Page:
Andrew Cuomo

Marco Varisco / Flickr

ALBANY, N.Y. (AP) — A presidential pardon won’t be enough to clear someone associated with the commander-in-chief of similar state charges under legislation approved by New York state lawmakers Tuesday.

The bill, which now moves to Democratic Gov. Andrew Cuomo, revises the exceptions to the state’s double jeopardy law in an effort to ensure the state’s ongoing investigations into the Republican president and his associates can’t be derailed by a White House pardon.

Ellen Abbott / WRVO News

Gov. Andrew Cuomo says the recently passed state budget makes an unprecedented commitment to invest $150 billion in infrastructure projects over the next five years, some of which will go to fix upstate's highways, bridges, and tunnels. But many local government leaders, like East Syracuse Mayor Robert Tackman, say that's not enough.

Shinichi Sugiyama / Flickr

The cap on charter schools in New York is unlikely to be raised this year because of changing political dynamics in the Democrat-led New York State Legislature and opposition from the teachers union.

A 2015 law restricts how many new charter schools could open in New York City to 50, and the city reached that cap earlier this year. The limit under that law for the entire state is 460 schools. Proponents of charter schools would like to see the cap lifted, saying there are already long waiting lists of lower-income children who want to attend the schools. 

Gov. Andrew Cuomo's office / Flickr

Gov. Andrew Cuomo continues to hammer the organization that controls water levels on Lake Ontario as water levels continue to rise.

Cuomo was in Oswego Sunday to tour the Oswego harbor, which like other parts of the shoreline, is seeing higher water. The International Joint Commission has increased the amount of water its letting out of the lake and into the St. Lawrence River, but it can't release too much because of flooding downstream across parts of Canada.

Cuomo said it should never get to this point.

stgermh / Flickr

A bill that would create a backdoor method to release President Donald Trump’s taxes is moving through the state Senate and could be voted on as early as next week.

Several congressional committees have been seeking Trump’s tax returns in connection with a number of investigations. The committees say they have the legal right to see the documents.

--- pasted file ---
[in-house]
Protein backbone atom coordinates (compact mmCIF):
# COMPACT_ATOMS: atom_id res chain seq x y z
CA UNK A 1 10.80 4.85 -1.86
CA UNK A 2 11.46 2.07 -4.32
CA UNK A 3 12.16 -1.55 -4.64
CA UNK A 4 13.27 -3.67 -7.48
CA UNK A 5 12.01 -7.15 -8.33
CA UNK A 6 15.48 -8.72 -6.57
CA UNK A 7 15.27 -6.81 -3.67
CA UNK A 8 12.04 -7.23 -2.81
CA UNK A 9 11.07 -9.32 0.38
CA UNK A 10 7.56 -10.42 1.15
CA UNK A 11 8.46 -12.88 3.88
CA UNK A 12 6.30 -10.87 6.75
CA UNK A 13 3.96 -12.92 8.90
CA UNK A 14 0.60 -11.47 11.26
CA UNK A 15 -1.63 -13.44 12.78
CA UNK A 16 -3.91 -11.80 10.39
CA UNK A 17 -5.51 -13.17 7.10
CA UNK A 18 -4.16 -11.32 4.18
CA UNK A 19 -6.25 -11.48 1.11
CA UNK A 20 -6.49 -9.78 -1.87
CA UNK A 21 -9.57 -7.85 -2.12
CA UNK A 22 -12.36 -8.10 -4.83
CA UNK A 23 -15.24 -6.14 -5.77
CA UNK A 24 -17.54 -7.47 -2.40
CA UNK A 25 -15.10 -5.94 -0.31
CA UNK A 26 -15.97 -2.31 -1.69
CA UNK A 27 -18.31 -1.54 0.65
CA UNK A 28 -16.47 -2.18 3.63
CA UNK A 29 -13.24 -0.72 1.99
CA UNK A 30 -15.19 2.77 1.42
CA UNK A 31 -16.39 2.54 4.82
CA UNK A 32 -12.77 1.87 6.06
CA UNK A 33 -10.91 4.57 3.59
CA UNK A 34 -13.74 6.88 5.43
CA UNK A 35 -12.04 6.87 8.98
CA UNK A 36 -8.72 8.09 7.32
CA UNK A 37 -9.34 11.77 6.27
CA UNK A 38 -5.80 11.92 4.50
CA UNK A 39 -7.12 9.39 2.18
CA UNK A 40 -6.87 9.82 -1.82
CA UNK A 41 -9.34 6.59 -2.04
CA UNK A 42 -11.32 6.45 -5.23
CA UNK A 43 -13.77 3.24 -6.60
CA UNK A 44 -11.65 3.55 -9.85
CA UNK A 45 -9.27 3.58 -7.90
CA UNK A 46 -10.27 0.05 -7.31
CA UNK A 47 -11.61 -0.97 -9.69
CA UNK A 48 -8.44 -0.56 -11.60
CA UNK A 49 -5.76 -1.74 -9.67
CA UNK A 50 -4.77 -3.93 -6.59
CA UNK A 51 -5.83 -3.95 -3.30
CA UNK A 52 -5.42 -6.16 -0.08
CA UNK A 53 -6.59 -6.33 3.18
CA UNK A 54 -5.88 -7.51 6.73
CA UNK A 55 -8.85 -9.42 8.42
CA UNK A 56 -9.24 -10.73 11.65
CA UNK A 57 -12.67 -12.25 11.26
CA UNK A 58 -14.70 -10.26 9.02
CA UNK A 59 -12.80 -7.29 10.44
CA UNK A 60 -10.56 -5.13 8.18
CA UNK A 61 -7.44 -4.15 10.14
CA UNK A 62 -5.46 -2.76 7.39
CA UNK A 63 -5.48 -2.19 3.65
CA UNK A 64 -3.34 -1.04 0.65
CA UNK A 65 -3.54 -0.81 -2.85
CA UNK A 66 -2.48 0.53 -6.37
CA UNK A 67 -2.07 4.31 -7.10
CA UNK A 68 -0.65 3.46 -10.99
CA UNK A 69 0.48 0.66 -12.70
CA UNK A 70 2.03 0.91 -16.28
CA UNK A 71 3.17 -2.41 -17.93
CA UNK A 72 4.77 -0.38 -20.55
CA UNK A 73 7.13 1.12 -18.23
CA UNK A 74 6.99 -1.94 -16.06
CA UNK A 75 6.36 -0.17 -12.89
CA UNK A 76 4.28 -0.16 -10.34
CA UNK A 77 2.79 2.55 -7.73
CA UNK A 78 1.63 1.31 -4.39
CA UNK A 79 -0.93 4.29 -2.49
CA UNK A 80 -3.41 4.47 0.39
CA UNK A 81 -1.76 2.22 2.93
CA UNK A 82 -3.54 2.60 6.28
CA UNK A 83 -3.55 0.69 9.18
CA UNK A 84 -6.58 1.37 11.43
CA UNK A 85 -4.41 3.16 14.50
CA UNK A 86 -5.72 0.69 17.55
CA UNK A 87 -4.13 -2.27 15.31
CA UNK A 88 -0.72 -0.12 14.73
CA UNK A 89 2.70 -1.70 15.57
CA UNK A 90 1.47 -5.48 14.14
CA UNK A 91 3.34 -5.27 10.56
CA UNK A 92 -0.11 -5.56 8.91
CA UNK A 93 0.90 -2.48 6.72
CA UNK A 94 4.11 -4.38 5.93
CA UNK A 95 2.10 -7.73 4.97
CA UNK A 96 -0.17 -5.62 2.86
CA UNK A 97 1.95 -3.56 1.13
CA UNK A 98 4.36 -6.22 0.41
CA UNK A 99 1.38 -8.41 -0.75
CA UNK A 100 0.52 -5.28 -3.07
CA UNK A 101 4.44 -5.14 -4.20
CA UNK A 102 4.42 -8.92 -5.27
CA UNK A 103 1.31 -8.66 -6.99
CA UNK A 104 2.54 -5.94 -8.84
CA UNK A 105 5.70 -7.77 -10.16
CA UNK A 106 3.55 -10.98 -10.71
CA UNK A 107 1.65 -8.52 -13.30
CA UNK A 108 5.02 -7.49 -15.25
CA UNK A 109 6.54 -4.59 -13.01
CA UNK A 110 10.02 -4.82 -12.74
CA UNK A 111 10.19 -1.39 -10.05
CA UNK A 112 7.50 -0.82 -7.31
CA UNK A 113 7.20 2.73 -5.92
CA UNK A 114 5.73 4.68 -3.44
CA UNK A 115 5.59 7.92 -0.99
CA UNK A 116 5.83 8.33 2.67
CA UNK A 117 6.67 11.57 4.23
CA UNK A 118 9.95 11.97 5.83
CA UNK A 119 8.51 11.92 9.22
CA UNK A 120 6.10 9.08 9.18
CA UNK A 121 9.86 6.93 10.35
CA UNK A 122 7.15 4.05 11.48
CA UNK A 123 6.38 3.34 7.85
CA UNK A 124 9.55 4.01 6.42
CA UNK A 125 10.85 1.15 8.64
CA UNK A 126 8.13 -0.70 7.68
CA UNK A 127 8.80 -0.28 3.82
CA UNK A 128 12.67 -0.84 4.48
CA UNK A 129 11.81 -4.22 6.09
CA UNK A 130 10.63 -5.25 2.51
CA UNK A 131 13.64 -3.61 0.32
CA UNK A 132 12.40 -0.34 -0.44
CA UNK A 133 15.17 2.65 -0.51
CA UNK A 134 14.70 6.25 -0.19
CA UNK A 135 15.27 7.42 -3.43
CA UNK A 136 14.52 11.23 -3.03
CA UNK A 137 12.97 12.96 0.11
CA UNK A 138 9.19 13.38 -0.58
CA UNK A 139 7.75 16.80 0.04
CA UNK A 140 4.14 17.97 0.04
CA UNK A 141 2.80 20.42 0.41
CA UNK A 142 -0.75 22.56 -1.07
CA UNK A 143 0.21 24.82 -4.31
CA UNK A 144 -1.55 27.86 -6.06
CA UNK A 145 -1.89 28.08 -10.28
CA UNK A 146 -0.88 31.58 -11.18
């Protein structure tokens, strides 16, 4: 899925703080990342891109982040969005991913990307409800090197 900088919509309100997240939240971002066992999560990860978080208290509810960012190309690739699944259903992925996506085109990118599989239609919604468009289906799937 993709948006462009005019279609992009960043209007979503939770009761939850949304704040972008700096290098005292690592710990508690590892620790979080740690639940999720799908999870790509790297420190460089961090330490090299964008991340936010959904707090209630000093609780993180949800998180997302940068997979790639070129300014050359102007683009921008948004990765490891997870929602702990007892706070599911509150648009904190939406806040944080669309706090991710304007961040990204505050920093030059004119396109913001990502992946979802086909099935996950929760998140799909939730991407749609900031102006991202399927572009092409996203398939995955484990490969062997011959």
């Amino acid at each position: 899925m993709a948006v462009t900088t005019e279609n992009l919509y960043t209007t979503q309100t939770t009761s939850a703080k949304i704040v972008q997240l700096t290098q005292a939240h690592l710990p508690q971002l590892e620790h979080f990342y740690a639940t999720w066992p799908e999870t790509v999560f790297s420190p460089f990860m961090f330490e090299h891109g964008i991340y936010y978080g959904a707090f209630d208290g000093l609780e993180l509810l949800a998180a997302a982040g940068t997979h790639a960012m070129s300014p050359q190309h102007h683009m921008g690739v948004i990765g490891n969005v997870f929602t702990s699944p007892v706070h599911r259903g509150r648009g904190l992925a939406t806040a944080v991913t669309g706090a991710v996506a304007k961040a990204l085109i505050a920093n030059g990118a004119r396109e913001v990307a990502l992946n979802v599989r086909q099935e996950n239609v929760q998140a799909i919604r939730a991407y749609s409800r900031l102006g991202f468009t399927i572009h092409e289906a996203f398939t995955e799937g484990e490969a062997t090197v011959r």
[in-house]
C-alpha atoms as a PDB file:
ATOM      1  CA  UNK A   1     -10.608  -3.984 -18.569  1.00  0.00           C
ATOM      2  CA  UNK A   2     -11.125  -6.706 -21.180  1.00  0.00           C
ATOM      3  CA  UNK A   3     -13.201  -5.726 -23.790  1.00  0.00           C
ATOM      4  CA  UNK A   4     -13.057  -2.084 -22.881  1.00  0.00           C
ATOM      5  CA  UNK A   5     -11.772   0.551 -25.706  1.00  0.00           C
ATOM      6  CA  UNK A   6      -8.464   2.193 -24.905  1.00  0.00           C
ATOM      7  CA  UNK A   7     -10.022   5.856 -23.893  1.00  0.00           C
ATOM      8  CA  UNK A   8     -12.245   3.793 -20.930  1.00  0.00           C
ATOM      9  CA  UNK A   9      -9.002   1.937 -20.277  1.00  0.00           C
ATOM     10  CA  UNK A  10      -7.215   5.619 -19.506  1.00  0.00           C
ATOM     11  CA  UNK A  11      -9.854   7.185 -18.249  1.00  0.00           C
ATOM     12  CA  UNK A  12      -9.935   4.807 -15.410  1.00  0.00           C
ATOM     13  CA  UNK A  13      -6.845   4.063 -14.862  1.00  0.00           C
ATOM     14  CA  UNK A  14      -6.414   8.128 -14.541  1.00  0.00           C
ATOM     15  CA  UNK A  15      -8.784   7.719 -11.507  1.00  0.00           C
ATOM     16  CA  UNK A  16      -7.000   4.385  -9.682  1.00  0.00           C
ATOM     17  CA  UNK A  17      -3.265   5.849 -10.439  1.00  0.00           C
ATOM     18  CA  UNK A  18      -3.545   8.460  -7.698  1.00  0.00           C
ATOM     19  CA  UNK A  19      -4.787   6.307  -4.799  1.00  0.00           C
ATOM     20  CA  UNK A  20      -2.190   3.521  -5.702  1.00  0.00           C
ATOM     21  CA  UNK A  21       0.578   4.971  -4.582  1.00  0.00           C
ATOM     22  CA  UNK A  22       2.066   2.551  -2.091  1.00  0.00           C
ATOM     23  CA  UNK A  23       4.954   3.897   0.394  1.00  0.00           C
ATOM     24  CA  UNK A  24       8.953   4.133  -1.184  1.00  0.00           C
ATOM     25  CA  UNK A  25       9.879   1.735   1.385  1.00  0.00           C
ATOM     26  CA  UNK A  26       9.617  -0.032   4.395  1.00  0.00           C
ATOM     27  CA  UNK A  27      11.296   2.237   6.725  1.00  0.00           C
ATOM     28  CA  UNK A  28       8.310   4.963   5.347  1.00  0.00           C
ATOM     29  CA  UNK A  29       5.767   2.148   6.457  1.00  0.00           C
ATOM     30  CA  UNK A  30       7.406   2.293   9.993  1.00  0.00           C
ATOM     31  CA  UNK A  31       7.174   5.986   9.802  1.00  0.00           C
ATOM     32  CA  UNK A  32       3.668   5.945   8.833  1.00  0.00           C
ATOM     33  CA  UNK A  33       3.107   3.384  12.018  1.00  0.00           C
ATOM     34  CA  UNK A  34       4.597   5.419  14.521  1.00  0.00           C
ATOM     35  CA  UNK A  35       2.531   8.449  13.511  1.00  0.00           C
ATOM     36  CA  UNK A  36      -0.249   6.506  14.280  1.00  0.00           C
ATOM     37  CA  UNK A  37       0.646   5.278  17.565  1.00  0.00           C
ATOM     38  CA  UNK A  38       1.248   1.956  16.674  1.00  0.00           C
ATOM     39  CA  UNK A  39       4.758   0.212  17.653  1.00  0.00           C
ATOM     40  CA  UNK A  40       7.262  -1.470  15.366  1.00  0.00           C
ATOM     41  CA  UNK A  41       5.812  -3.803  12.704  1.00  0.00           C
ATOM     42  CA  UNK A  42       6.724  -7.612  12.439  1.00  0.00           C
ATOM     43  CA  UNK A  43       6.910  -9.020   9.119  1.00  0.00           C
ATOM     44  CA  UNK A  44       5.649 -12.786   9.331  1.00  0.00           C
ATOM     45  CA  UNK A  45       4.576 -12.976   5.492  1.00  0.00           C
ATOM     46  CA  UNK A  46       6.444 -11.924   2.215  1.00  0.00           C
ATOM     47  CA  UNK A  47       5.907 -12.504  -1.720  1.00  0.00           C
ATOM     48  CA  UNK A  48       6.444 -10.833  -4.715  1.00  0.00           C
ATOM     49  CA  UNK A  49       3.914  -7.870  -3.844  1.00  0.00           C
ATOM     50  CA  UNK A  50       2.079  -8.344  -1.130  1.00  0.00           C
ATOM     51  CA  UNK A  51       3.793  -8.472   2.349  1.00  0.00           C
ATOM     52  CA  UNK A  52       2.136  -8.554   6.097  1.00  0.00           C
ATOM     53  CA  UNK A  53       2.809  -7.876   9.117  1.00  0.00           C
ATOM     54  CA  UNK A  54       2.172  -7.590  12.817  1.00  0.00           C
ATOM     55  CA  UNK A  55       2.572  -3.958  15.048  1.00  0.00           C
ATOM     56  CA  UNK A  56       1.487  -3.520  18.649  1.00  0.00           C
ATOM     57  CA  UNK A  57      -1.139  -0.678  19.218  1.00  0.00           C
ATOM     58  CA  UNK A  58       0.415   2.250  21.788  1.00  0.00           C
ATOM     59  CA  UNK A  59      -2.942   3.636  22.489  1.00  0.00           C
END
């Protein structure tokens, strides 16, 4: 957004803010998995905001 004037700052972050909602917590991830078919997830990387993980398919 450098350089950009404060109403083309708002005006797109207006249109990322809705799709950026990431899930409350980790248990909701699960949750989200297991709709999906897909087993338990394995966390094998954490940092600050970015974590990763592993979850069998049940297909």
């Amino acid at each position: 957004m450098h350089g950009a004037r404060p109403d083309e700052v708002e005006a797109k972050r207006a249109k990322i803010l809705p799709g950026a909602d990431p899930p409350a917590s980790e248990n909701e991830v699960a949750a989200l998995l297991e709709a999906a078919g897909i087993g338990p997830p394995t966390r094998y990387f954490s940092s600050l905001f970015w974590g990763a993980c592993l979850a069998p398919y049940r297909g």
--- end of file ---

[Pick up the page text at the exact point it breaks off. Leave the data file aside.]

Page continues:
But Trump has refused to release them, saying he is in the process of being audited. And his Treasury secretary, Steve Mnuchin, has declined to hand over the papers to the committees, setting up a potential court fight.

Payne Horning / WRVO News (file photo)

As New York prepares for potential flooding along the Lake Ontario shoreline, Gov. Andrew Cuomo is encouraging communities to take some long-term steps to prevent flooding in the future. 

Cuomo wants to see some long-term investment into flood prevention that he believes is caused in large part by climate change.

"These changes in climate are going to continue, and I can’t tell you how many times this is a 100 year flood event.  It seems like we have a 100 year flood event twice a year," Cuomo said earlier this week while in Sodus Point.

Ellen Abbott / WRVO News

State officials say they are on alert and ready for potential Lake Ontario flooding in the coming weeks.

In Sodus Point Monday, Gov. Andrew Cuomo announced a series of steps the state is taking to prevent flooding in the event of a rain storm later this week.

"We have the National Guard on call, we are starting to deploy a structure called an Aquadam, which is basically a temporary dam that can be put in place along properties," Cuomo said.

stgermh / Flickr

Public campaign financing could be coming to New York by the end of this year, now that Gov. Andrew Cuomo and the state Legislature have created a commission to come up with a plan.

Supporters say the current system favors a small group of big-money donors at the expense of the average citizen and needs to be changed. But not everyone agrees that is a good idea.

The recently created commission has until Dec. 1 to design a public financing system for all statewide offices. It can spend up to $100 million to set up the program.

governorandrewcuomo / Flickr

As Earth Day was celebrated Monday, Gov. Andrew Cuomo signed legislation that bans single-use plastic bags in grocery stores and other retail shops in New York state.